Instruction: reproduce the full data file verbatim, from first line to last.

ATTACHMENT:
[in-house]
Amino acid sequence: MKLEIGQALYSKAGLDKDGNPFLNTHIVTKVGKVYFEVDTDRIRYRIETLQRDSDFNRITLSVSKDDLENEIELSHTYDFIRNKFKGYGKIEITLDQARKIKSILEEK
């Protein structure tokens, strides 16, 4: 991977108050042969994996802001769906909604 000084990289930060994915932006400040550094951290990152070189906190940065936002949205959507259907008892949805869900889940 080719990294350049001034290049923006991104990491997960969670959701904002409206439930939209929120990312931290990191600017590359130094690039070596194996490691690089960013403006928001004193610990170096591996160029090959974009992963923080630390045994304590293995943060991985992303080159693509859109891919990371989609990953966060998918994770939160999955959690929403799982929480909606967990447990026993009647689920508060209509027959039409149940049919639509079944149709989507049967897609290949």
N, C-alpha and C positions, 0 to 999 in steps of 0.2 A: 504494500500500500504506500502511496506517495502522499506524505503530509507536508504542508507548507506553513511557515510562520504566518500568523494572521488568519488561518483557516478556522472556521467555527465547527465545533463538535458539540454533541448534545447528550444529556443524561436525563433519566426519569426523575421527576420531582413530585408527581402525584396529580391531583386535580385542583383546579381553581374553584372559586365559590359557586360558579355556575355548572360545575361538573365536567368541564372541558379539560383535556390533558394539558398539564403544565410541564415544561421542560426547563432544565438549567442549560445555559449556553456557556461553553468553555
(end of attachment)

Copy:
[in-house]
Amino acid sequence: MKLEIGQALYSKAGLDKDGNPFLNTHIVTKVGKVYFEVDTDRIRYRIETLQRDSDFNRITLSVSKDDLENEIELSHTYDFIRNKFKGYGKIEITLDQARKIKSILEEK
């Protein structure tokens, strides 16, 4: 991977108050042969994996802001769906909604 000084990289930060994915932006400040550094951290990152070189906190940065936002949205959507259907008892949805869900889940 080719990294350049001034290049923006991104990491997960969670959701904002409206439930939209929120990312931290990191600017590359130094690039070596194996490691690089960013403006928001004193610990170096591996160029090959974009992963923080630390045994304590293995943060991985992303080159693509859109891919990371989609990953966060998918994770939160999955959690929403799982929480909606967990447990026993009647689920508060209509027959039409149940049919639509079944149709989507049967897609290949």
N, C-alpha and C positions, 0 to 999 in steps of 0.2 A: 504494500500500500504506500502511496506517495502522499506524505503530509507536508504542508507548507506553513511557515510562520504566518500568523494572521488568519488561518483557516478556522472556521467555527465547527465545533463538535458539540454533541448534545447528550444529556443524561436525563433519566426519569426523575421527576420531582413530585408527581402525584396529580391531583386535580385542583383546579381553581374553584372559586365559590359557586360558579355556575355548572360545575361538573365536567368541564372541558379539560383535556390533558394539558398539564403544565410541564415544561421542560426547563432544565438549567442549560445555559449556553456557556461553553468553555